The iconic Beacons Horseshoe is located in the heart of South Wales; the ridge walk links four table-top peaks; Corn Du, Pen y Fan, Cribyn and Fan y Big (three of which are the highest summits in South Wales). It is a challenging upland mountain walk that will take you deep into mother nature. Not only will you feel fit and healthy completing the walk, but you’ll be reward with the most spectacular views in all directions if the weather is good. This intermediate level walking adventure can take anywhere from 4 hours to 6 hours as it has a distance of 10 miles altogether. For someone who has never successfully completed a challenging walk before, you may want to train before taking on the mountains.
The horseshoe walk starts from a remote car park with eight more accessible ascents to the ridge depending on which location you choose. The ridge walk develops best when approached from the Neuadd Reservoir car park, slowly ascending to the ridge and then up to the tops along it. The Brecon Beacons consists of bare, grassy mountains with north facing escarpments and the national park they sit in also is known for it’s reservoirs and caves.
Below is a list of the essentials you’ll need to complete this walk in the allocated time. Remember it’s a walk that virtually anyone can do with training so don’t think its off bounds. As long as you have the correct equipment with you, everything should run smoothly;
• Walking Boots – The walk can get tricky during certain weather conditions, so it’s only suitable that you find some good quality hiking boots. This will ensure you’re safe walking around the ridge even if it’s snowing and icy.
• Waterproofs – Rain can get extremely dangerous, and if the weather is cold to go along with the rain, then you want to ensure you’re protected from it. Waterproofs will provide you with the most protection against both wind and rain when you’re at the top of the peak.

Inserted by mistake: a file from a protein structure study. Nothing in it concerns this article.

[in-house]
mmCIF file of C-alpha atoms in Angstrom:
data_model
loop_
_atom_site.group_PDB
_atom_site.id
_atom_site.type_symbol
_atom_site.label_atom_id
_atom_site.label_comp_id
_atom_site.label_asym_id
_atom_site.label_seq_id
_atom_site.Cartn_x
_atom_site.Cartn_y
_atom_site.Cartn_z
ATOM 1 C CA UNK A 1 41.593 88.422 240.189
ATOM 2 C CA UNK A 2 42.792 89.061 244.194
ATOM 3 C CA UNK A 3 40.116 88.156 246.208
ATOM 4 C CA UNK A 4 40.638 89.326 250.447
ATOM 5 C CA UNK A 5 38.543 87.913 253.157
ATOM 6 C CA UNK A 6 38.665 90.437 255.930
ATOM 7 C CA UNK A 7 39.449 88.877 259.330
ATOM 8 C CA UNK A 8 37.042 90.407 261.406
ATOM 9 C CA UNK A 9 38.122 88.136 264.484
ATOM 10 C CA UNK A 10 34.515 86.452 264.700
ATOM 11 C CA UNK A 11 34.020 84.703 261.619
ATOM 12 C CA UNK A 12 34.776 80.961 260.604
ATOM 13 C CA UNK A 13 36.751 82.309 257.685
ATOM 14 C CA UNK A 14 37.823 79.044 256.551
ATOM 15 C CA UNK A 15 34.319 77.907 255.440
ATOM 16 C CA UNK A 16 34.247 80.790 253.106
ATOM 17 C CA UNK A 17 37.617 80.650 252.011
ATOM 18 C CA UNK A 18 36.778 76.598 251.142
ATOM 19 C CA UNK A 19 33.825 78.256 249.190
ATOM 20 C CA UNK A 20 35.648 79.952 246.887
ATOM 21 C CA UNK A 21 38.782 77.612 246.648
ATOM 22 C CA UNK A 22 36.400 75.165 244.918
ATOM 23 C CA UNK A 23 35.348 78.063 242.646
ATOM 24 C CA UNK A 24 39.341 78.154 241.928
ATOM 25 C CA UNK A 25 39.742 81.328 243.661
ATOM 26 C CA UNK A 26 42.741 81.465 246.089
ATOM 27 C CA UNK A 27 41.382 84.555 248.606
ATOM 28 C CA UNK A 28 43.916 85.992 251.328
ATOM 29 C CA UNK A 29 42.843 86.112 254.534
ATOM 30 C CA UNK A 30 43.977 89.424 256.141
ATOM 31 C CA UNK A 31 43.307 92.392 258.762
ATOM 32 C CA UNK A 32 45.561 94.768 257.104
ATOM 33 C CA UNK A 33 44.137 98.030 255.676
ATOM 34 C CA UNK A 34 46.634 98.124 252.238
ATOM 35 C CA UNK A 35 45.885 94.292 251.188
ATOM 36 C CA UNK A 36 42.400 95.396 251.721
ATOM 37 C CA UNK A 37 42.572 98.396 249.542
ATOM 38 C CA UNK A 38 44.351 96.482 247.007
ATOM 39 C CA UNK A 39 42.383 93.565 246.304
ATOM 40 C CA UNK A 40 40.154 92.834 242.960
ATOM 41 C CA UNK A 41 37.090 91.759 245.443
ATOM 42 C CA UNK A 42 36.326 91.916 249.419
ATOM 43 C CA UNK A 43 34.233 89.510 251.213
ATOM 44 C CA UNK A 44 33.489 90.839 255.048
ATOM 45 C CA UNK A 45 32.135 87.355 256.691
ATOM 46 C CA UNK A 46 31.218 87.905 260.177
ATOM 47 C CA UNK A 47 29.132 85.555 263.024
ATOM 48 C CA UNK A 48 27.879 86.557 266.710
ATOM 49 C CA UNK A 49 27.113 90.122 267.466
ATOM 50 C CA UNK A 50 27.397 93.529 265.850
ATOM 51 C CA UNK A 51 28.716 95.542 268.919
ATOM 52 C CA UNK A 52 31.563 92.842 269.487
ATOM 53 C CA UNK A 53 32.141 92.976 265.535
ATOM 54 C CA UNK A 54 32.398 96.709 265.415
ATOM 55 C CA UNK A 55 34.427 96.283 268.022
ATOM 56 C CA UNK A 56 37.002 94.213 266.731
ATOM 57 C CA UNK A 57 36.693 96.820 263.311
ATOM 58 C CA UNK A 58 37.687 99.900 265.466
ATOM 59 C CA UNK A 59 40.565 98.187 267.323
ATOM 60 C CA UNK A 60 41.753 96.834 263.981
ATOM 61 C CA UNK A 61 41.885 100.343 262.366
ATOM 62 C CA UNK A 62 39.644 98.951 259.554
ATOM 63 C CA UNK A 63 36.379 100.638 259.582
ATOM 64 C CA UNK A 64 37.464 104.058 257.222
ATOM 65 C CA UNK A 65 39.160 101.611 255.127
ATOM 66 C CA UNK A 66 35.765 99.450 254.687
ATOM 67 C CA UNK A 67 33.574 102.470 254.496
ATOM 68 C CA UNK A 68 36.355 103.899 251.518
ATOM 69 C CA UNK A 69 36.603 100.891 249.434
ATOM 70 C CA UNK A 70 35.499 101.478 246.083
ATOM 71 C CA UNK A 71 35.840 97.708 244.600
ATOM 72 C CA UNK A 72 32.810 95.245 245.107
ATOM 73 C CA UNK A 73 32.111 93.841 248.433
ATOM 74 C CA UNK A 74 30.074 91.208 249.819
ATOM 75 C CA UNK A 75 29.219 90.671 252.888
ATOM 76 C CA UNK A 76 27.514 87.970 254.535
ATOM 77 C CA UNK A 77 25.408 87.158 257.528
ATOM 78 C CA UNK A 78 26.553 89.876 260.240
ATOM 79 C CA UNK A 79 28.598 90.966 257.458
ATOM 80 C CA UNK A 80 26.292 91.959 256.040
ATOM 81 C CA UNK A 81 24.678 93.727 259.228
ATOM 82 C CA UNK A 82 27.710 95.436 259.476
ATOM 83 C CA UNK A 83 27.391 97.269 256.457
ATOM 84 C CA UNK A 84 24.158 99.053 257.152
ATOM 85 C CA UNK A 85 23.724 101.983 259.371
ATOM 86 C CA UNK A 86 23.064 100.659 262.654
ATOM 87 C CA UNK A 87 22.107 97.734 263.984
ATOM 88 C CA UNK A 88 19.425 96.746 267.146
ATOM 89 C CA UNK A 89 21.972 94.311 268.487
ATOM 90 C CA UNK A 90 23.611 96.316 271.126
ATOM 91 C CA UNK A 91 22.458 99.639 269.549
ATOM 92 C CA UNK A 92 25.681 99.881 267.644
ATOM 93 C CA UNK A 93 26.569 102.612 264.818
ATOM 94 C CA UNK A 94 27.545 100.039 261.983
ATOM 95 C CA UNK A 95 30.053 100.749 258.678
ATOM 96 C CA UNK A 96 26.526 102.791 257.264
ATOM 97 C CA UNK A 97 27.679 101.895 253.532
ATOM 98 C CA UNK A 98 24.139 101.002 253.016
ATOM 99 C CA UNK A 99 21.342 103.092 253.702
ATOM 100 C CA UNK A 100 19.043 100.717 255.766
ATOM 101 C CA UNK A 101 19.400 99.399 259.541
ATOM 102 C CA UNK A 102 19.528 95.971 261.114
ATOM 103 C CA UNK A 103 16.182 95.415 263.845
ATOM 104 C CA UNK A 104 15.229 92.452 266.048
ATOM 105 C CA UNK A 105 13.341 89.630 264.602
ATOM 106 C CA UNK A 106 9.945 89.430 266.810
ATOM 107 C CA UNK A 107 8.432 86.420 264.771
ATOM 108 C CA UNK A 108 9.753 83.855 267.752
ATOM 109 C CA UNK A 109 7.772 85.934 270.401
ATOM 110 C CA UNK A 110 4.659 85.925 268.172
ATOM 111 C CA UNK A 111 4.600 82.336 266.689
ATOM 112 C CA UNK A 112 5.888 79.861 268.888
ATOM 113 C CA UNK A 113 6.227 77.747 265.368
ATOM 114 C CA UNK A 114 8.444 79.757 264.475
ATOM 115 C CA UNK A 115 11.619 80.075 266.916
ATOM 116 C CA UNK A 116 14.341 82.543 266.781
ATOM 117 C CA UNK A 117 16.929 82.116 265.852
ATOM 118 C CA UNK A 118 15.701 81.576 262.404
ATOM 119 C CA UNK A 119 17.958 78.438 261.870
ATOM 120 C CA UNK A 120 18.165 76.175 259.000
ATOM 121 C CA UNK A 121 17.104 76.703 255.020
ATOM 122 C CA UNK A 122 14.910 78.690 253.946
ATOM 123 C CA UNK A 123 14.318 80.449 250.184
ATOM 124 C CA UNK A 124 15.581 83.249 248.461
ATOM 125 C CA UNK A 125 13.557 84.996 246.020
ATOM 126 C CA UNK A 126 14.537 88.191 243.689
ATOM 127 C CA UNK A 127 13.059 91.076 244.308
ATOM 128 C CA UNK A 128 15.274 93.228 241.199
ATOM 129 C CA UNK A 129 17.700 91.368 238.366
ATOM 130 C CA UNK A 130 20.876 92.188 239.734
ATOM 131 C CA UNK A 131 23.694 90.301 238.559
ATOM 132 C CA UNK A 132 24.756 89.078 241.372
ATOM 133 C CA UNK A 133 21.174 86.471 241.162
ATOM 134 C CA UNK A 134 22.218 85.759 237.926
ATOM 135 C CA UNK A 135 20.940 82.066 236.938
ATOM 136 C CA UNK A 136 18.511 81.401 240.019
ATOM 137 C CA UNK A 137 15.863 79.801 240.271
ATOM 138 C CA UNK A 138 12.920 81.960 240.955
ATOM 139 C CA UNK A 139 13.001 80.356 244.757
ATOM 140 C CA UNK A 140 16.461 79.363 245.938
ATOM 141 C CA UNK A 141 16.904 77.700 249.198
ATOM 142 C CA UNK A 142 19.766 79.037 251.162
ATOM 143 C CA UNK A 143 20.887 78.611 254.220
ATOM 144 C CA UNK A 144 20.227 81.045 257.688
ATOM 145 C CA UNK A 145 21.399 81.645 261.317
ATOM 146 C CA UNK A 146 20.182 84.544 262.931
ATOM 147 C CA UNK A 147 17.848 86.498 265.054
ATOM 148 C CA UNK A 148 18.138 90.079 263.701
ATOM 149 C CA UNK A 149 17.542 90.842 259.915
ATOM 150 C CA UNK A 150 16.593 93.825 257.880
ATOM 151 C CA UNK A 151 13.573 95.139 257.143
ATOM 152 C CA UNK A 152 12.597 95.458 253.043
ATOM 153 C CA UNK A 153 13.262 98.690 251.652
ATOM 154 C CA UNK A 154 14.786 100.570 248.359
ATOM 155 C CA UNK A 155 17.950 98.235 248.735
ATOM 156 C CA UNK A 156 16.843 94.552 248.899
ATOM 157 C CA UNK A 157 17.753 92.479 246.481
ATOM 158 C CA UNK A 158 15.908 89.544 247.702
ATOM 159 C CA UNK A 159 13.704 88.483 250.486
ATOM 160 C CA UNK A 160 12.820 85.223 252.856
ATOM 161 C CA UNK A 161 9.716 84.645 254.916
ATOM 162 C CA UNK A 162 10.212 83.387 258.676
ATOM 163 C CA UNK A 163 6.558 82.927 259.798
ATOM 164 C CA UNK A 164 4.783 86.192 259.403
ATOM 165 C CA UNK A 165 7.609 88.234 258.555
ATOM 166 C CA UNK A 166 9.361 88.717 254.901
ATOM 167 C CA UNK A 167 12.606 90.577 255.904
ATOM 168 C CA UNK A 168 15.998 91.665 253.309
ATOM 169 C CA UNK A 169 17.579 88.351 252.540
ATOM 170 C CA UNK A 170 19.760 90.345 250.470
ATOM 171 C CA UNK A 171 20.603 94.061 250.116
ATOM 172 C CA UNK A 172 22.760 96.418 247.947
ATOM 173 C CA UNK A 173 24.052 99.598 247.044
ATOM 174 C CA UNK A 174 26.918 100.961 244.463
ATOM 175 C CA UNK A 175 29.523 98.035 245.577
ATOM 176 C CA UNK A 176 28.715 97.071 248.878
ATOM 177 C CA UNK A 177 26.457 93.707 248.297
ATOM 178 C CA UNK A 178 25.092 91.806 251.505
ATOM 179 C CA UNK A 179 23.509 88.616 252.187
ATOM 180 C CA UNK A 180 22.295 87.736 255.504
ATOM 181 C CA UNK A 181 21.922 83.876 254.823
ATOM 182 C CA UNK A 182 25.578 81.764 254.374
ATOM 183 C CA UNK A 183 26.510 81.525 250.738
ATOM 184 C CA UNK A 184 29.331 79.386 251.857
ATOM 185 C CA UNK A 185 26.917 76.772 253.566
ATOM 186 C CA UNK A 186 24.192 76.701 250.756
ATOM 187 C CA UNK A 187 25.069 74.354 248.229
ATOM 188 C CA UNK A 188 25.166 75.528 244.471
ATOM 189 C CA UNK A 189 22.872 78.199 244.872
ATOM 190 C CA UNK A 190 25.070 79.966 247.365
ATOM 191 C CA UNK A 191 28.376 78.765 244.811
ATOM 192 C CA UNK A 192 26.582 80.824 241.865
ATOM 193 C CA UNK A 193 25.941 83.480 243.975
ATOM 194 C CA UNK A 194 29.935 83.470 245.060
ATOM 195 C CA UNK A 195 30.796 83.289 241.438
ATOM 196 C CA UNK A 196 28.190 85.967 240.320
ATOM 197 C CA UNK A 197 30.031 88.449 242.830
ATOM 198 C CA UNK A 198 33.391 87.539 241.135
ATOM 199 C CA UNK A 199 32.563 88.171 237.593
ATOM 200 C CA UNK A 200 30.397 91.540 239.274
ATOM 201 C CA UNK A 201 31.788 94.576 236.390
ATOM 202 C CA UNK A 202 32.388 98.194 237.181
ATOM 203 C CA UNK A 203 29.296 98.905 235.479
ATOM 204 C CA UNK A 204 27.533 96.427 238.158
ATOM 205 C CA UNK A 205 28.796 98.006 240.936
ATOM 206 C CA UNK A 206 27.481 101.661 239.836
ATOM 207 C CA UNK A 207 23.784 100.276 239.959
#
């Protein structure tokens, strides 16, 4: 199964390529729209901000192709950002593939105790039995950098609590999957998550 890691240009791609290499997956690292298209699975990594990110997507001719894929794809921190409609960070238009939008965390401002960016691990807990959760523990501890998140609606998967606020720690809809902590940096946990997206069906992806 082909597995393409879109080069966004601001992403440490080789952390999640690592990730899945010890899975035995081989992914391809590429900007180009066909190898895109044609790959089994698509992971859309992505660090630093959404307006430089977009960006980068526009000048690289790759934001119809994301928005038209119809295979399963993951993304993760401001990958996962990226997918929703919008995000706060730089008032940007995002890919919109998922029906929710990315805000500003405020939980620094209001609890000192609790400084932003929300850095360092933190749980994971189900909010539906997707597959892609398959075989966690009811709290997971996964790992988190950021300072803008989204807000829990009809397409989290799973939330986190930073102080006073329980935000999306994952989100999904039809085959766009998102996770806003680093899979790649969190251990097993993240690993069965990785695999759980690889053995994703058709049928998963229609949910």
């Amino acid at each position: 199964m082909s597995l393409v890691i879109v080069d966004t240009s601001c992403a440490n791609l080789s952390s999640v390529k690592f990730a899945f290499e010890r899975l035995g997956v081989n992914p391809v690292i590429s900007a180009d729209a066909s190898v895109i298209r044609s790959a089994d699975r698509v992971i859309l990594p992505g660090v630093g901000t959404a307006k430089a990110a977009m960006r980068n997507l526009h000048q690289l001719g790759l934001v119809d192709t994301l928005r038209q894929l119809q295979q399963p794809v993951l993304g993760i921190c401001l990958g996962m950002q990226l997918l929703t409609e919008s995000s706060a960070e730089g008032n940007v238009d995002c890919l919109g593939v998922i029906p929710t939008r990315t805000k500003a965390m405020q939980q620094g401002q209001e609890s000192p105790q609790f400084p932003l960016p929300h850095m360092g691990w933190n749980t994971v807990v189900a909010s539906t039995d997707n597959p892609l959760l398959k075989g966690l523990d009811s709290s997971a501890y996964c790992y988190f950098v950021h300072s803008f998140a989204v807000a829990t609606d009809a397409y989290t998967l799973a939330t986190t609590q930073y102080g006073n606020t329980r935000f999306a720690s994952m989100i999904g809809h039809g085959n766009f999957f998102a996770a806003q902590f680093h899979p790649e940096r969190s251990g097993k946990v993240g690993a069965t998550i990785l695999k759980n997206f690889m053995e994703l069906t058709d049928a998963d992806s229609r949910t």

• Snacks – It will take around a maximum of 6 hours to complete which means you’ll definitely need food and snacks to accompany you. However, it might be that you’re up on the peaks for longer than expected so always anticipate that you’ll be away for longer than you initially think.
• Phone and Navigation Tools – As well as your phone, take some map or a form of navigation tool as GPS on your phone is great but can fail and lose signal when high up in the mountains (especially since it’s Wales!).
The best section is up at Pen Y Fan which has really great views all around. When the sun is shining, you’ll need a hat and to drink plenty of water. The only issue when it’s good weather is that there is a lot of other walkers around. This is fine generally, but if you want a more secluded spot, then you may want to consider the time of year you’re going. The Pen Y Fan route is a really popular one which has nice panoramic views of the mountains around.
However, there are multiple routes you can take; these include; the Waun Rydd alongside an upland bog and also the Usk Valley. There are so many beautiful views to take advantage of. It recommended you take your camera or phone as you can get some great pictures up in the mountains while adventuring around the peaks.
I’ve heard in bad weather that it can actually be quite tricky to find your way – so it’s worth making sure you’re clear of the route before you go and take mobile phones just in case you need to ring for help (assuming you can get signal of course).
Also consider the weather conditions, as I said before, as this will determine how many people are around the national parks and climbing the mountains. Similarly, walking up the mountains in the super cold and snowy weather may not be the best combination either. There are so many different routes to take; you should also think about collaboratively a safe point in which any of your group can meet up and rest if they need too. Ensure you’re always with someone as while route finding is easy, as the whole of the horseshoe route is visible at all times, there are some steep drops which can be scary and dangerous if precautions aren’t taken. It’s always better to stay safe with your group than go off alone.